# Metric space on which every function is uniformly continuous

“Characterise the metric spaces in which every function is uniformly continuous”

The first thing I observed is that every subset of such metric spaces (let us call them X for the sake of semplicity) must be open for otherwise there would be some metric spaces Y and some function $$f:X \rightarrow Y$$ which may not be continuous (hence, also not uniformly continuous). Then, I conjectured that X must be compact, in fact, by the Heine-Cantor theorem this is a sufficient condition; however I can not manage to find a counter-example for when X is not compact in order to conclude that it is also necessary.

Any help or hint is much appreciated!

• Can you prove your first observation? If yes it means any such space is discrete. Feb 25, 2022 at 15:48
• Nice answer here: math.stackexchange.com/questions/1292465/… Feb 25, 2022 at 16:34

As you rightly point out, since every function from $$X$$ to any other metric space $$Y$$ is continuous, every subset of $$X$$ is an open set.

(By the way, are you sure that the question doesn't mean "every function from $$X$$ to $$X$$ is continuous"?)

In the study of general topology, when every subset of $$X$$ is an open set, we say that $$X$$ has the discrete topology.

Let's now apply the condition about uniform continuity. My first instinct is that the infimum of $$d(x,y)$$ for $$x\neq y$$ has a role to play. And indeed it does. Let's call the infimum $$r$$.

If $$r>0$$, then every function is of course uniformly continuous. The image of each $$s$$-ball is a single point, for $$s.

What if $$r=0$$?

Then, with the help of the axiom of choice, choose sequences $$x_i,x'_i$$ such that $$d(x_i,x'_i)$$ decreases strictly to $$0$$, and such that all these points are distinct, i.e. no point is used more than once here.

Now, you can construct a function from $$X$$ to $$X$$, which sends $$x_i$$ to $$x_1$$, and $$x'_i$$ to $$x'_1$$. It wouldn't matter where the function sends any other point. The function is not uniformly continuous.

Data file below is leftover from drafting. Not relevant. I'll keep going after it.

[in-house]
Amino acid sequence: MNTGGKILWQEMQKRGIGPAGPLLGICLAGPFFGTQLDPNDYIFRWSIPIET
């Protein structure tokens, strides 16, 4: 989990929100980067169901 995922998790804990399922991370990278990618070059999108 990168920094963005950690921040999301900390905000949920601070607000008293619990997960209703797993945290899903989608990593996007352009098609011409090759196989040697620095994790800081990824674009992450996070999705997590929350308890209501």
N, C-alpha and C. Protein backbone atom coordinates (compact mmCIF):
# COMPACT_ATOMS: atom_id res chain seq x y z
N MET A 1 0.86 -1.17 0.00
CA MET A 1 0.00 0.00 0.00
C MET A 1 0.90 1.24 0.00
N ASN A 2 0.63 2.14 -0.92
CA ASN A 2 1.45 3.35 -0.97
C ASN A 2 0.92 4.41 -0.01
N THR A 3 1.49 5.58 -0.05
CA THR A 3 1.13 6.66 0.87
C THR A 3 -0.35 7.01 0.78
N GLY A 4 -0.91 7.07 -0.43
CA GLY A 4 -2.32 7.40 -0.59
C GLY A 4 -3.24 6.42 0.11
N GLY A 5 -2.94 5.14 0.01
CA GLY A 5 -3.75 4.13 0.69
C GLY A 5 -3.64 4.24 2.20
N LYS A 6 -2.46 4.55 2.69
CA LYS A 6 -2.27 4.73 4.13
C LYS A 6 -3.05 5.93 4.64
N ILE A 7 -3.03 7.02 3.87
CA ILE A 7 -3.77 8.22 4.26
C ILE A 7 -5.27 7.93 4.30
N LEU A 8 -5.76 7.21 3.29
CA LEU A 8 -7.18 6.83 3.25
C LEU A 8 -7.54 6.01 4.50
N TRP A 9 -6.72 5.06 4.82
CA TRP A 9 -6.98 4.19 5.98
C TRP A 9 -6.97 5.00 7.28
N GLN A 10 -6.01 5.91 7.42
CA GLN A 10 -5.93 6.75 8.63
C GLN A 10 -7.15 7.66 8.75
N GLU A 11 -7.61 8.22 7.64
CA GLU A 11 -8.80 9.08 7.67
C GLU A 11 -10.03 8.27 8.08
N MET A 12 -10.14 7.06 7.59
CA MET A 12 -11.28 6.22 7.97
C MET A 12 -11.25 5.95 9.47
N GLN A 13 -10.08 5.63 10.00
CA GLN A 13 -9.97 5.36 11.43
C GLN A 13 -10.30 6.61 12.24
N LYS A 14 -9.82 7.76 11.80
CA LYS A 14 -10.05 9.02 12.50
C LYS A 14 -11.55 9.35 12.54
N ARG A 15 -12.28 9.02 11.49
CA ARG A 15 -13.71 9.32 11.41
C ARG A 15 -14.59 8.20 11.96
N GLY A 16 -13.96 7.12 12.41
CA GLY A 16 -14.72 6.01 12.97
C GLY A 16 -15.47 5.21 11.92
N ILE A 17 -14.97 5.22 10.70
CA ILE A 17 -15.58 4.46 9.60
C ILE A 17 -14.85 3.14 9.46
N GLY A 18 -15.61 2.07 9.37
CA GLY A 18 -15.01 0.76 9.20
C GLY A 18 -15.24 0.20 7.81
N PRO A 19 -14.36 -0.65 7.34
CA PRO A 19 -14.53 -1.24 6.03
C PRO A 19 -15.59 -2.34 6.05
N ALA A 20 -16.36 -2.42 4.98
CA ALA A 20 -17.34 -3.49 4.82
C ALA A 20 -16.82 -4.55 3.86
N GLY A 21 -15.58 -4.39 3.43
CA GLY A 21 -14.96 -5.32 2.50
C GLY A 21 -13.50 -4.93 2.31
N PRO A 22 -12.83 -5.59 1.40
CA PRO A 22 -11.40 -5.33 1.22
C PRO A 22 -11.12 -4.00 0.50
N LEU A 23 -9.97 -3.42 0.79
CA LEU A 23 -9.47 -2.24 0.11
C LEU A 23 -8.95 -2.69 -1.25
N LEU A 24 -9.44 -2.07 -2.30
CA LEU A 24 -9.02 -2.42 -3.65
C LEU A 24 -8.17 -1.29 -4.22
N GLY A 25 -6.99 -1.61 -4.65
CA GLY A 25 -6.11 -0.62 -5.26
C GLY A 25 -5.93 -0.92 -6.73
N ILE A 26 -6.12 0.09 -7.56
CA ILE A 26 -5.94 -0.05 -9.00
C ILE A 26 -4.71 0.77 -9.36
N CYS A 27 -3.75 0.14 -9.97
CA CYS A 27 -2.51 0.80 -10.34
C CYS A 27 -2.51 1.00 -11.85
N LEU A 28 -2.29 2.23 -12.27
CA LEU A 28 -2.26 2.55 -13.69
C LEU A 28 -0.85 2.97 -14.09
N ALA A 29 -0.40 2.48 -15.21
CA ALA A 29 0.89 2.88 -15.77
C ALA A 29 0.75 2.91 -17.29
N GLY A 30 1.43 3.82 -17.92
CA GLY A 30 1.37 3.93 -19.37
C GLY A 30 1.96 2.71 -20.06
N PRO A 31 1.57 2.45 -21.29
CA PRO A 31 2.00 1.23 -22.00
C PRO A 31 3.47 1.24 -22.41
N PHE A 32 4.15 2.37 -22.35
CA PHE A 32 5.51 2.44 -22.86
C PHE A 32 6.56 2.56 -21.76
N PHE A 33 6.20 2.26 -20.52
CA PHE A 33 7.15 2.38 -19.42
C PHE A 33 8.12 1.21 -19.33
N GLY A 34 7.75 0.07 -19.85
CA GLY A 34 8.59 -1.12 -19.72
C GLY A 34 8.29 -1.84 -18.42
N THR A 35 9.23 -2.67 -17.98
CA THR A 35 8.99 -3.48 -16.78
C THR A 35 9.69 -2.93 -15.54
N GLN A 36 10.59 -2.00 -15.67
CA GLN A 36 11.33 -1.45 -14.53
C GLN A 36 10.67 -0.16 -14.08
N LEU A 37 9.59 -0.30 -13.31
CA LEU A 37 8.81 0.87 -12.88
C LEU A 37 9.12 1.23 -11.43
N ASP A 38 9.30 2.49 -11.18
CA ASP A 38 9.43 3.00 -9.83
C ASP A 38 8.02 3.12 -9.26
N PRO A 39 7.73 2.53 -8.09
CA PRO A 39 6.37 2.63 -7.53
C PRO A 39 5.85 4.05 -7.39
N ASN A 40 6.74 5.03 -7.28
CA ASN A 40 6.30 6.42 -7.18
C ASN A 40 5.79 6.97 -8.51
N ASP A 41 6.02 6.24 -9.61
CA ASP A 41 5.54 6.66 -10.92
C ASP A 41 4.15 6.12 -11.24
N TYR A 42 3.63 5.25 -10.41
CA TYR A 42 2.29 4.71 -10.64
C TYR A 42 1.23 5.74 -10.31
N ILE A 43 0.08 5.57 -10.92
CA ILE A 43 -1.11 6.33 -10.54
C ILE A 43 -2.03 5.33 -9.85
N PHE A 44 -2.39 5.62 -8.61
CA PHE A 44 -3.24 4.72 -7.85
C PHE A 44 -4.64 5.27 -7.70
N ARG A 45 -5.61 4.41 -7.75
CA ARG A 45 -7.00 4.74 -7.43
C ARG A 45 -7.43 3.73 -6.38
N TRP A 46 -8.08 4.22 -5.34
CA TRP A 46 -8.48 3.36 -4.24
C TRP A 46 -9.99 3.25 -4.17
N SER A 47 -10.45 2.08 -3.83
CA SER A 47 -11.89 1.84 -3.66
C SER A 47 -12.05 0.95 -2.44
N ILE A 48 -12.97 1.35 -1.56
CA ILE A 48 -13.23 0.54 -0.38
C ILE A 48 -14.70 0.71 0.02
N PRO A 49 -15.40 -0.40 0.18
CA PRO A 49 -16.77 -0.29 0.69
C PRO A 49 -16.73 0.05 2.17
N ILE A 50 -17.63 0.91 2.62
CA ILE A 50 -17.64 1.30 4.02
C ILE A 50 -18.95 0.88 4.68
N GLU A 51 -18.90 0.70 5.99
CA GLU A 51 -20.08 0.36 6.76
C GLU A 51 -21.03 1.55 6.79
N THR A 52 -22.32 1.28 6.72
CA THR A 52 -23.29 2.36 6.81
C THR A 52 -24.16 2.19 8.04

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In conclusion, for metric spaces $$X$$,

"every function on $$X$$ is uniformly continuous" is equivalent to

"there is some $$c>0$$ such that all pairs of points have distance at least $$c$$".

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EDIT: I forgot to explain a subtle technical point.

We know that a subset containing only one point $$p$$ is open. This means that for each $$p$$, there is some radius $$s_p$$ such that the open ball $$B(p,s_p)$$ contains only $$p$$.

This point is relevant to the following question. When we were dealing with the case $$r=0$$, how can we be sure that we can choose $$x_i,x'_i$$, so that we do not use any point more than once? (We want to ensure this, because we want all the $$x_i$$ to be mapped to $$x_1$$, and all the $$x'_i$$ to be mapped to a point $$x'_1$$ which is different from $$x_1$$. If $$x'_6=x_4$$, for example, then $$x'_6$$ will map to both $$x'_1$$ and $$x_1$$, which we don't want.)

We can do this, as shown by induction. Suppose you have already chosen $$x_1,\ldots,x_n$$ and $$x'_1,\ldots,x'_n$$. We want to choose $$x_{n+1}$$ and $$x'_{n+1}$$ so that neither equals any of those. Just draw an open ball around each of those such that each open ball contains only that one point.

Take the minimum $$m$$ of those radii. And declare that $$x_{n+1}$$ and $$x'_{n+1}$$ will have distance less than $$m$$. Such a choice is always possible, because the infimum of $$d(x,y)$$ for $$x\neq y$$ is assumed to be $$0$$.

It follows that $$x_{n+1}$$ and $$x'_{n+1}$$ do not repeat the previous points, because the open ball of radius $$m$$ around $$x_{n+1}$$ contains $$x'_{n+1}$$, and vice versa. Yet an open ball of radius $$m$$ around each of the previous points contains only one point.

• Some call this condition for a metric space "uniformly discrete." Feb 25, 2022 at 16:53
• Man, thank you very much! It is one of those answers that really gives you insight! Feb 25, 2022 at 17:20
• No problem. I've included an addendum, a technical part of the proof which I didn't explain, if you're interested Feb 25, 2022 at 17:49